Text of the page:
Elite Restaurant


#1

I returned to this newly remodeled spot today for lunch. I had dim sum and dumplings. Everything was legit, but not as good as Lunasia. The crystal cake was good (not on the menu, just ask for it).


#2

Do you have pictures of the restaurant’s interior? Thanks!


#3

No, sorry. Oddly, it did not look much different than I recalled. Same furniture. Possibly a new wall covering.


#4

For some reason I’ve never had the meals at Elite that everyone else has, as my impression has always been that the dim sum is too hit-or-miss for the price point; I’ve always much preferred Lunasia, King Hua, and of course Sea Harbour.

What’s the consensus on the food; has anything changed the last couple of years for me to give it another chance, or is it basically the same as before?


#5

+1 on your comment for my entire family. I’ve been puzzled why we’re out of step with everyone (or everyone with us) on Elite.


#6

We ate there some years ago and really liked it. It was the first dim sum place we’d been to with menus…and I wish they all did.

mcmichael, what the difference between “dim sum and dumplings” please?


#7

Dumplings are like those goodies you get at DTF (on the Elite menu they are called “Shanghai Dumplings”). I’m not an authority on this, but you might also consider a visit to Mama Lu’s Dumpling House for research purposes.


#8

Those are buns actually. Dumplings are har gow etc.

-source - I’m pretend Asian


#9

Well, I’ll disagree with both of you :smile:

Xiao long bao aka soup dumplings are dumplings and are Taiwanese. The below are dumplings that are dim sum:

Image result for dim sum dumplings


#10

FWIW, Elite has the best QPR to me and the only one that consistently have contrasting texture in many of their dumplings. Sea Harbour has the best steamed dim sum in terms of flavor but their baked and fried ones were lacking on my last visit.

King Hua, while it’s solid, is no better than Lunasia and Elite flavor wise but comes with smaller portions. However, it’s underwhelming considering that I get less but having to pay more at $25/person there in compared to about $21 at Lunasia, $17 at Elite and $30 - $35 at Sea Harbour ($$$).


#11

You can disagree all you want, bao means bun, which is a different category from dumpling.

p.s. Always got love for Elite, it was our go to for a couple of years after graduating NBC and Ocean Star (this was a while back)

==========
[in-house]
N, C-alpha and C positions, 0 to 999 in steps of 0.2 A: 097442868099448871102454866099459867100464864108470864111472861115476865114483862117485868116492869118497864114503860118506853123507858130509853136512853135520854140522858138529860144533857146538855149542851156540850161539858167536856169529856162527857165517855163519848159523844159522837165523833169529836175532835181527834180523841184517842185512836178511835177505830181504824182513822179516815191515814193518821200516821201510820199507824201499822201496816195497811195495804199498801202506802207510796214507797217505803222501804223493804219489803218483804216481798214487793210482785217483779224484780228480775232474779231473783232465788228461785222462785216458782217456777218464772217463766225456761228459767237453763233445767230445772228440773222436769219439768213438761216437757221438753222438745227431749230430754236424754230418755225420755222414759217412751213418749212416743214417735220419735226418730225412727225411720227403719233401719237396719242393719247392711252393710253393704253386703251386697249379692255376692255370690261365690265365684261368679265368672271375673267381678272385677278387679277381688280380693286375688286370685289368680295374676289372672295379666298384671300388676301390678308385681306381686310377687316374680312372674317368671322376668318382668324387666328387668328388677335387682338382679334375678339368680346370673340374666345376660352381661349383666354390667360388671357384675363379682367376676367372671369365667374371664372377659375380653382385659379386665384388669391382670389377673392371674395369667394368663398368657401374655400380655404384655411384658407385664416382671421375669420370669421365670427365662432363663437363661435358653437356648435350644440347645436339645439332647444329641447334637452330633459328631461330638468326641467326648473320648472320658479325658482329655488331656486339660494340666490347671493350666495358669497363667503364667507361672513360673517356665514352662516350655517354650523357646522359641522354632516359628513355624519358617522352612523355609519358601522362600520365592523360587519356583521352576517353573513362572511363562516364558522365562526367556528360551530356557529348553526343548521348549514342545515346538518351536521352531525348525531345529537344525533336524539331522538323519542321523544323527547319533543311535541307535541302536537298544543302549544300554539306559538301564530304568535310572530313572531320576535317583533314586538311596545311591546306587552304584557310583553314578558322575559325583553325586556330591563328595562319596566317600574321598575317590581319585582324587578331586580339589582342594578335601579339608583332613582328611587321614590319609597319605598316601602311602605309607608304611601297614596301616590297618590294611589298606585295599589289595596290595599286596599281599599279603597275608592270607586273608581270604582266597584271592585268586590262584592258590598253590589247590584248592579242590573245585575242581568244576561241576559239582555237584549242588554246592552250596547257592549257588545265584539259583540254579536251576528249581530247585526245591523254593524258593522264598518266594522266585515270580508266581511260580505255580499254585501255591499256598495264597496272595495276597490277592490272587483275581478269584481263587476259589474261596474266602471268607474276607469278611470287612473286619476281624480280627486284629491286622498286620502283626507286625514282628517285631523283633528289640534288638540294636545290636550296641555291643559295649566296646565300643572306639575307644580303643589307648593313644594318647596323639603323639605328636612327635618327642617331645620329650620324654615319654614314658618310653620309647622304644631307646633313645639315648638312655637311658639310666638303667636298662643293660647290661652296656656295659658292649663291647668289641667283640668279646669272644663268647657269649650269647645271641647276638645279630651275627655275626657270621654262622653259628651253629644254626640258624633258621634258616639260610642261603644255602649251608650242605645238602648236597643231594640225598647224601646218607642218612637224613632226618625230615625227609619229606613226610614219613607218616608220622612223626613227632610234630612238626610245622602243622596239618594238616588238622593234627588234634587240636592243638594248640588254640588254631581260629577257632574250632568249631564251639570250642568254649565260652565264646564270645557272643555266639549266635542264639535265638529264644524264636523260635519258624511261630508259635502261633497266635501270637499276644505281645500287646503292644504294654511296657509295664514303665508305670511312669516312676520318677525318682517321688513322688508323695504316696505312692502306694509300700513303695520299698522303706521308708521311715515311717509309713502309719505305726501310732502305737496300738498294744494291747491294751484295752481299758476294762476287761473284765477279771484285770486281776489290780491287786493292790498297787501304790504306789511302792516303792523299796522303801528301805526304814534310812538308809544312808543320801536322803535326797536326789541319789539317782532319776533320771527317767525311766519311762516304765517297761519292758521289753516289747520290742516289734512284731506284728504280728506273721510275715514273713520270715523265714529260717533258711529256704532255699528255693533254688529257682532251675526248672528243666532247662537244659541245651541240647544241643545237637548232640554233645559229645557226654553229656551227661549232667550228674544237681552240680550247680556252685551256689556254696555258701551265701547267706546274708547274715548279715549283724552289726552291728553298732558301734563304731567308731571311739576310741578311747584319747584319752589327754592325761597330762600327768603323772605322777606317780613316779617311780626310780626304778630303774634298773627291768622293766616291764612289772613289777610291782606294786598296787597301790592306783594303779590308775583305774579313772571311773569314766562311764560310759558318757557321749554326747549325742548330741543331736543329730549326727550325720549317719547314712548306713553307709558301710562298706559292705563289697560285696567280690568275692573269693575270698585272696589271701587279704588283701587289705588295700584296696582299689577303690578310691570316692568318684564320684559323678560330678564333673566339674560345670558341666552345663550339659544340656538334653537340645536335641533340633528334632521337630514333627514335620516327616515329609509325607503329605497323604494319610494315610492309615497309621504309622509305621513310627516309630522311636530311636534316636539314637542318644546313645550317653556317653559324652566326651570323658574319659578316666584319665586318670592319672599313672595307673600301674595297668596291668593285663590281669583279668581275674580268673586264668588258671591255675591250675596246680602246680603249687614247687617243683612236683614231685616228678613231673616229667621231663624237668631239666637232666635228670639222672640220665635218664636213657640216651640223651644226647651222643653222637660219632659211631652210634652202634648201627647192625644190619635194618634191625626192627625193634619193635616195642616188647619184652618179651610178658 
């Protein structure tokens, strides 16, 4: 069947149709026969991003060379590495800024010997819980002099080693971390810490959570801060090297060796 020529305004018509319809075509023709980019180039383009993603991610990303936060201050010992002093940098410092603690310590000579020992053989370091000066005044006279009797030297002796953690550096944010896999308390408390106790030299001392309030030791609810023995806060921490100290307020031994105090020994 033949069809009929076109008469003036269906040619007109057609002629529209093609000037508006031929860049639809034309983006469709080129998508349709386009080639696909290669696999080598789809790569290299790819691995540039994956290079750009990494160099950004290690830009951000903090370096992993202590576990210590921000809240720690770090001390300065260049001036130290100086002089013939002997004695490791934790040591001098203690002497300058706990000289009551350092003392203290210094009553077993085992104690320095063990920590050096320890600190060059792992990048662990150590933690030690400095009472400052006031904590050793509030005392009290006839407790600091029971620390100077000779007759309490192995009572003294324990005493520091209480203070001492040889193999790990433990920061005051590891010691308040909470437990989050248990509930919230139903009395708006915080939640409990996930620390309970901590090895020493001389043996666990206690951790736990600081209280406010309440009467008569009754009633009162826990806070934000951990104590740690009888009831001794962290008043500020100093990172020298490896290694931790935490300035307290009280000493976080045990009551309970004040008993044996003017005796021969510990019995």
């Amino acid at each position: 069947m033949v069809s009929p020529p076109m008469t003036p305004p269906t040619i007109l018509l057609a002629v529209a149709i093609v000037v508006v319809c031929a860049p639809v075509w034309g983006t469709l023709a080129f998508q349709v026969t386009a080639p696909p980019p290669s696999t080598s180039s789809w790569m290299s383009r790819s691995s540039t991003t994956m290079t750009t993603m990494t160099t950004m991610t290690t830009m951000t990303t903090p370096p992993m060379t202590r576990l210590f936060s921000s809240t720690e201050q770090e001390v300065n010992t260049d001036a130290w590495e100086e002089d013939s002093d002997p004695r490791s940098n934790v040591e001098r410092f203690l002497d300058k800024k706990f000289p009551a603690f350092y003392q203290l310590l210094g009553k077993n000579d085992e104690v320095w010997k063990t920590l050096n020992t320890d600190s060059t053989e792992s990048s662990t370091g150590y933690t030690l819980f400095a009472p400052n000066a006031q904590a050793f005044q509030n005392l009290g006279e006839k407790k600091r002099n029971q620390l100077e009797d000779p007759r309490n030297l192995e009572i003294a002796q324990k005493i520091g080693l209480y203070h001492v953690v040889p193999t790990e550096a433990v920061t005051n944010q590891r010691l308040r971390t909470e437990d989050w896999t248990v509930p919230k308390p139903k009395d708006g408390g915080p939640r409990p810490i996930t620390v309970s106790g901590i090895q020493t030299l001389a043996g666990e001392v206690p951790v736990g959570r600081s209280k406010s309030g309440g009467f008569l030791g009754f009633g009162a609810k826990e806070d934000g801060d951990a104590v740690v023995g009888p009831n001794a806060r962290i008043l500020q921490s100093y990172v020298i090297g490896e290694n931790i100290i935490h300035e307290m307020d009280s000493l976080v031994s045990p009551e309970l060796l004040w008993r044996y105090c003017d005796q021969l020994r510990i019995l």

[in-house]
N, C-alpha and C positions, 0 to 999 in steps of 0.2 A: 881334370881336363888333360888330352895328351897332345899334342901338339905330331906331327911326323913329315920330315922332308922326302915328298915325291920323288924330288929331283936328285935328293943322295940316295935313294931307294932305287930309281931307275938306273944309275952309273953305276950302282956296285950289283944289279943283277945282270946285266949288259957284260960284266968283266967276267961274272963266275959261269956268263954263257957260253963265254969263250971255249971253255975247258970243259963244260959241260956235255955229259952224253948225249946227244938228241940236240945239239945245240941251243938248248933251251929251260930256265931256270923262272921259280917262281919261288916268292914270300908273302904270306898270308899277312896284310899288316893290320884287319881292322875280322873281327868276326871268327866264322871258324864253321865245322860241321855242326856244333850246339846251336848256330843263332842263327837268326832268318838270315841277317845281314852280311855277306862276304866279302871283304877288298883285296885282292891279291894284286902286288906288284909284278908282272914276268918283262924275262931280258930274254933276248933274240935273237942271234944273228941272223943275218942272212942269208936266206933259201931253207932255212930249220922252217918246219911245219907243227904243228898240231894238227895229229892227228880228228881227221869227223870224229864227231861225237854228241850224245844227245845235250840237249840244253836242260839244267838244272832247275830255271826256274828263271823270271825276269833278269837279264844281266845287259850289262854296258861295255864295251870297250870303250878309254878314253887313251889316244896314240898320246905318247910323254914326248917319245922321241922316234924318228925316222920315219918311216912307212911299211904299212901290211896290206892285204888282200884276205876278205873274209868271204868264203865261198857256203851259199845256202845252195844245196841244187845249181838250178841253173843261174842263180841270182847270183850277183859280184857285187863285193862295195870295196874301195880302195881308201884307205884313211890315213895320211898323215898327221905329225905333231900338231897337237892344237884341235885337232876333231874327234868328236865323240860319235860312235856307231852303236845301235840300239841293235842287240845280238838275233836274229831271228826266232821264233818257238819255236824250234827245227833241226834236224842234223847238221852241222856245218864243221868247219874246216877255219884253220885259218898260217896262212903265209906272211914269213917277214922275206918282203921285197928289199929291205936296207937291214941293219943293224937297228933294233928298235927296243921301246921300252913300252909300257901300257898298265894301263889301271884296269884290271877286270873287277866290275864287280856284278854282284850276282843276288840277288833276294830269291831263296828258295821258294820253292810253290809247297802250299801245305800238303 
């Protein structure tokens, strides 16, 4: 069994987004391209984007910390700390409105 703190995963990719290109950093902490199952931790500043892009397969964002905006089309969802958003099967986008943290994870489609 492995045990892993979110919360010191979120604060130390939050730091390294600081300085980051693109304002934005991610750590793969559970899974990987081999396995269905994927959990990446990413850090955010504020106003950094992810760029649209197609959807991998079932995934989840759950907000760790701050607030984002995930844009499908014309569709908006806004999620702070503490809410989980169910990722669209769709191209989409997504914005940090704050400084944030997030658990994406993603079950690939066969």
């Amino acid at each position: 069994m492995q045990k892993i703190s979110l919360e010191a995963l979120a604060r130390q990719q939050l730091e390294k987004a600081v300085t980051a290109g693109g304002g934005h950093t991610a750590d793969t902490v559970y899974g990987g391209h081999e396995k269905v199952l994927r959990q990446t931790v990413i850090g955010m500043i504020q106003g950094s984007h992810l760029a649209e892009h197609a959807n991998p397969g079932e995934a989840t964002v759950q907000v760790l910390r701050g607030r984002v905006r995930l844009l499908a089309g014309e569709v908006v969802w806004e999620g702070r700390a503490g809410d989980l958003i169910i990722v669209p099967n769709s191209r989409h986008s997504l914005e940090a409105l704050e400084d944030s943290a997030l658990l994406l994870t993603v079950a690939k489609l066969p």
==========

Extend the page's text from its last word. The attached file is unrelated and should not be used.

#12

Typically, bao does mean bun. No disagreement there, but in the case of XLB, it is a steamed dumpling.

Dumpling is a subset of dim sum.


#13

SMH.

Closed/sealed from the top = bao (which I suppose is bun to non-Chinese speakers).

Closed/sealed from the side = dumpling

XLB are bao (hence the “B” in XLB). The ‘soup dumpling’ moniker which was applied to XLB was born out of ignorance of the above, and this misnomer has now been perpetuated in the common vernacular to the point of no return.


#14

Yeah but significantly less wait time at King Hua = priceless


#15

That’s why I only go to Elite when I can make it there before 11 and almost never go to Sea Habour. :sunglasses:


#16

Thank you. Shocking we still have to explain this in 2018 :stuck_out_tongue:


#17

Typically you’re right but today you’re wrong. :slight_smile:


#18

пожалуйста


#19

Not sure whether dough has to be sealed in order to qualify as a dumpling??

Edit: On a second thought, I think my confusion stems from the fact that I’m thinking of a more generalized categories of dumplings rather than something more specific. Many “dumplings” at dim sum aren’t closed and are still generally labeled as dumpling. I suppose you’re referring to jiaozi or Chinese dumplings in particular so they have to be closed?

Edit #2: After digging a little deeper, even HK dim sum joints call dumplings that aren’t closed 餃子/jiaozi so I’m even more confused now!


#20

Siu mai are open, but there is controversy (in my family at least) whether these are true dumplings.

Armenian boraki are open too. Not sure if the locals consider them dumplings (paging Nemroz…)